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Below are some footwear fixing solutions to save your shoes!!
We came across this wonderful article on the muse.com and decided to share it on our blog! Below are all kinds of ways to deal with scuffed shoes, worn down heels, slippery soles and ill-fitted shoes!
If you are stuck with a scuff on your gorgeous nude pumps, read on:
Free: Gently rub an eraser over the scuff—it may help the mark to disappear into the shoe (try this tip on leather, not patent leather).
Cheap: For leather shoes, use shoe polish that matches the color of the leather to cover the mark up!, or a leather lotion, which gently cleans the shoe’s surface!
Costly: If it’s a bad scuff mark, or a really expensive pair of shoes,—head to the shoe repair shop.
If a heel is completely shot, your shoe repair shop can put on a new rubber cap, or replace the heel altogether! But to prevent the wear and tear in the first place, try:
Free: Alternate shoes throughout the week.The rate of wear is accelerated if you wear the same pair of shoes over and over again, so if you really love a pair of shoes, only wear it every few days.
Cheap: Have your shoemaker put rubber taps on your shoes. These little rubber gems will protect the toe and heel from wearing down.
Costly: If you do a lot of walking, get a plastic Heeler- It fits snuggly onto high heels without damaging them, and prevents you from slipping into sidewalk cracks or subway grates—and you simply remove them when you get to your destination.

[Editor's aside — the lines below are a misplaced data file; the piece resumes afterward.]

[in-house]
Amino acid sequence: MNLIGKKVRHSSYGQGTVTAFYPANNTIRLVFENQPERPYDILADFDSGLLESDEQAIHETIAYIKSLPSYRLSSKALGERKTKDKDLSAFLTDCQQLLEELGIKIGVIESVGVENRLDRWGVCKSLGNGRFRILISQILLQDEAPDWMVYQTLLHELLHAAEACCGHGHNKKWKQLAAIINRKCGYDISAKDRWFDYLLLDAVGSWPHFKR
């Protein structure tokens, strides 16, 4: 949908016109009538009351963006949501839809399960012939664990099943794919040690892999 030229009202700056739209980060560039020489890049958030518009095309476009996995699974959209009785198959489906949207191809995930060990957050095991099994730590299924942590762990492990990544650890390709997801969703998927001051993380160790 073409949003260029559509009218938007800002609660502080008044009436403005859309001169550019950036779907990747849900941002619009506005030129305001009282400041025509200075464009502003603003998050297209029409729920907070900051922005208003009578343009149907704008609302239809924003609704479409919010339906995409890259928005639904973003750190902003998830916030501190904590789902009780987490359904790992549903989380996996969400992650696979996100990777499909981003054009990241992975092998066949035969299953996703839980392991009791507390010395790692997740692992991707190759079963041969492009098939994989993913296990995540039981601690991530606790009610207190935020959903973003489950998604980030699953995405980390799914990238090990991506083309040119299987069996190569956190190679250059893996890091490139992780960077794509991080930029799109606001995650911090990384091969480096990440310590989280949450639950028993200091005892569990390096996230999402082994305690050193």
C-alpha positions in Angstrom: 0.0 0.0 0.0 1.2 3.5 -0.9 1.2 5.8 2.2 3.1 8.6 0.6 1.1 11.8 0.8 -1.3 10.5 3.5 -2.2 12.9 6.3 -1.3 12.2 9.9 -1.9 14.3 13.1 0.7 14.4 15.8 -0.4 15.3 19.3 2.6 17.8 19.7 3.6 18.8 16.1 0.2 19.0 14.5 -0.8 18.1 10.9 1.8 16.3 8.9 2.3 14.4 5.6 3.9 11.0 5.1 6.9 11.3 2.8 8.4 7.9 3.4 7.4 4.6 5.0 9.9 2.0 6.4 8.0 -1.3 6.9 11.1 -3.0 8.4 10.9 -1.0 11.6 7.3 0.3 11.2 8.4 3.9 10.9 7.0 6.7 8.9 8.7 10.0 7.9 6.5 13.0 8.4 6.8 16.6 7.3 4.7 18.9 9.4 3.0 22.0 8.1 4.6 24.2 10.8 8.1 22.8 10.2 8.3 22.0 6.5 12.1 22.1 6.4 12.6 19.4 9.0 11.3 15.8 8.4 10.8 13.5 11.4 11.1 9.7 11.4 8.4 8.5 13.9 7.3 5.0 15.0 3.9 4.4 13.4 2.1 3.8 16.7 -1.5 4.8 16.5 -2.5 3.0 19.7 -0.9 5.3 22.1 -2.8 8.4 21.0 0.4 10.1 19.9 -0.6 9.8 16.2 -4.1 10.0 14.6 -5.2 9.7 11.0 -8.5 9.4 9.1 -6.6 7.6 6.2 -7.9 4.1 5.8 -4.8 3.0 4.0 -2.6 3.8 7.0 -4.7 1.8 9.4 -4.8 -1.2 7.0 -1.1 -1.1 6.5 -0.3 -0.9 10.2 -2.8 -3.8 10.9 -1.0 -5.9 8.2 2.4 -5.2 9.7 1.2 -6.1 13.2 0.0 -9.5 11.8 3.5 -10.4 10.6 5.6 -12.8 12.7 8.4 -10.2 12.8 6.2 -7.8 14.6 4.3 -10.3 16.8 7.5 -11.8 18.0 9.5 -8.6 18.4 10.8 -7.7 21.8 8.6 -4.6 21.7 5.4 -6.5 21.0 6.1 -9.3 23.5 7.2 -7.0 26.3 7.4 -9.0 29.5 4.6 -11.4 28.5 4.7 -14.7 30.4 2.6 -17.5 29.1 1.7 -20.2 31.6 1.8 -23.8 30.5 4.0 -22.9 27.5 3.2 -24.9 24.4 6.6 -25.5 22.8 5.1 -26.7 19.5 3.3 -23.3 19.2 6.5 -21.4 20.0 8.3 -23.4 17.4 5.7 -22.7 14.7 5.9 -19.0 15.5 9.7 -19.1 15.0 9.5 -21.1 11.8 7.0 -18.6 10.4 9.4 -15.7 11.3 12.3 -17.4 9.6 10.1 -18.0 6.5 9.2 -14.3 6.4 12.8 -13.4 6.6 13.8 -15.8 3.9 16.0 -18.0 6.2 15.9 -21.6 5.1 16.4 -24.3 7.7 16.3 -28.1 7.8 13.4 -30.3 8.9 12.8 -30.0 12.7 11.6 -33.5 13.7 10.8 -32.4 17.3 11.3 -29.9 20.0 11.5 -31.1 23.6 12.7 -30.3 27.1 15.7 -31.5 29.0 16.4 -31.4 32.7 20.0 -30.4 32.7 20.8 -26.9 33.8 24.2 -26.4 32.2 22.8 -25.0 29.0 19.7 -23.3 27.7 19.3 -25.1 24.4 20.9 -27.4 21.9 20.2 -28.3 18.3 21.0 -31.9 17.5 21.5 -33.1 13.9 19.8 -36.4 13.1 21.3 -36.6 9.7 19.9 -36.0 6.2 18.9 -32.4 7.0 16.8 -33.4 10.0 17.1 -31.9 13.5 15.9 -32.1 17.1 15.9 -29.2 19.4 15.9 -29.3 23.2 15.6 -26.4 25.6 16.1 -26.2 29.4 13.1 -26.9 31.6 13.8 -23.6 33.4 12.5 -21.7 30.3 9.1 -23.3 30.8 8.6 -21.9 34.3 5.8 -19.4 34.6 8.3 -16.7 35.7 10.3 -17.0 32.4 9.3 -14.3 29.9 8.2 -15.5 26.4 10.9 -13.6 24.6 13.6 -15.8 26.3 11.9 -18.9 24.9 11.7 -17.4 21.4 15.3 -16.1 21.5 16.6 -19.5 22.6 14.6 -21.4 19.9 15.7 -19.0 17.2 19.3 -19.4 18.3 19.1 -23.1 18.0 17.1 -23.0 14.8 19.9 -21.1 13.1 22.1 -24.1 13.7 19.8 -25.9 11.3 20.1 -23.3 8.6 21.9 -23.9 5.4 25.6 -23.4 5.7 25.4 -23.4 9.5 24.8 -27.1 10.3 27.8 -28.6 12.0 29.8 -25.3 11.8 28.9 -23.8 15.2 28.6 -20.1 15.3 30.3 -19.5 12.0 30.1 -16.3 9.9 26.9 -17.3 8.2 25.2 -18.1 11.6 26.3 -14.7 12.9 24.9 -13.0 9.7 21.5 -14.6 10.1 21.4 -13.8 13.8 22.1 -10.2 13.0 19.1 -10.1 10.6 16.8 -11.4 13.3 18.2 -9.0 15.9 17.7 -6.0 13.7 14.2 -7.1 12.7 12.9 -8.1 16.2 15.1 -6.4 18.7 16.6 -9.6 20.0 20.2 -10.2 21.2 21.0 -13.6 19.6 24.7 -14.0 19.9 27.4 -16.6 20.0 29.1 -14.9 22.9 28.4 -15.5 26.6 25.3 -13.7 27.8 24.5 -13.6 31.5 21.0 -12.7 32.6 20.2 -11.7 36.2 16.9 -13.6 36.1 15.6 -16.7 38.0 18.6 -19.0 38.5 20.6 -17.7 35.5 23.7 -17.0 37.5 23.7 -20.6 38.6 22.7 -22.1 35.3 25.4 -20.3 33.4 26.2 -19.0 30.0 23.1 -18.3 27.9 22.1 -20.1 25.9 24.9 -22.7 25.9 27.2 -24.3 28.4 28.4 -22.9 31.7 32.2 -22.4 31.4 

Smooth, Slippery Soles
To prevent smooth, slippery soles-
Free: Rub the soles of your shoes against a rough surface (i.e. coarse sandpaper, a rough patch of sidewalk, or an unsurfaced or stony driveway), to put some traction on them.
Cheap: Buy a bottle of cheap aerosol hairspray, spray it on the soles of your shoes, and let dry. A little stickiness goes a long way in preventing you from slipping and sliding.
Costly: Ask the shoemaker to add a sole protector—a piece of ribbed rubber placed on top of the smooth sole.
Too Tight or Uncomfortable
If you’re stuck with a pair that just doesn’t quite fit, try these tips:
Free: Remember that your feet tend to swell throughout the day, so save any pairs that are too tight for days you won’t be on your feet for hours. To prevent buying too-tight shoes in the first place, test them out on a hard surface. (Ever noticed that most shoe salons are carpeted? What an ingenious ploy to make us believe that the shoes feel great!)
Cheap: If your shoes are just too snug to wear, take them to your shoemaker for a quick stretch—sometimes it’s all you need to make them more comfortable.
Costly: Gel Insoles —made for sneakers, flats, high heels, and now open-toe shoes—are a lifesaver for uncomfortable shoes. The layer of gel cushioning goes inside the shoe, offering an extra layer of protection between your foot and the sidewalk.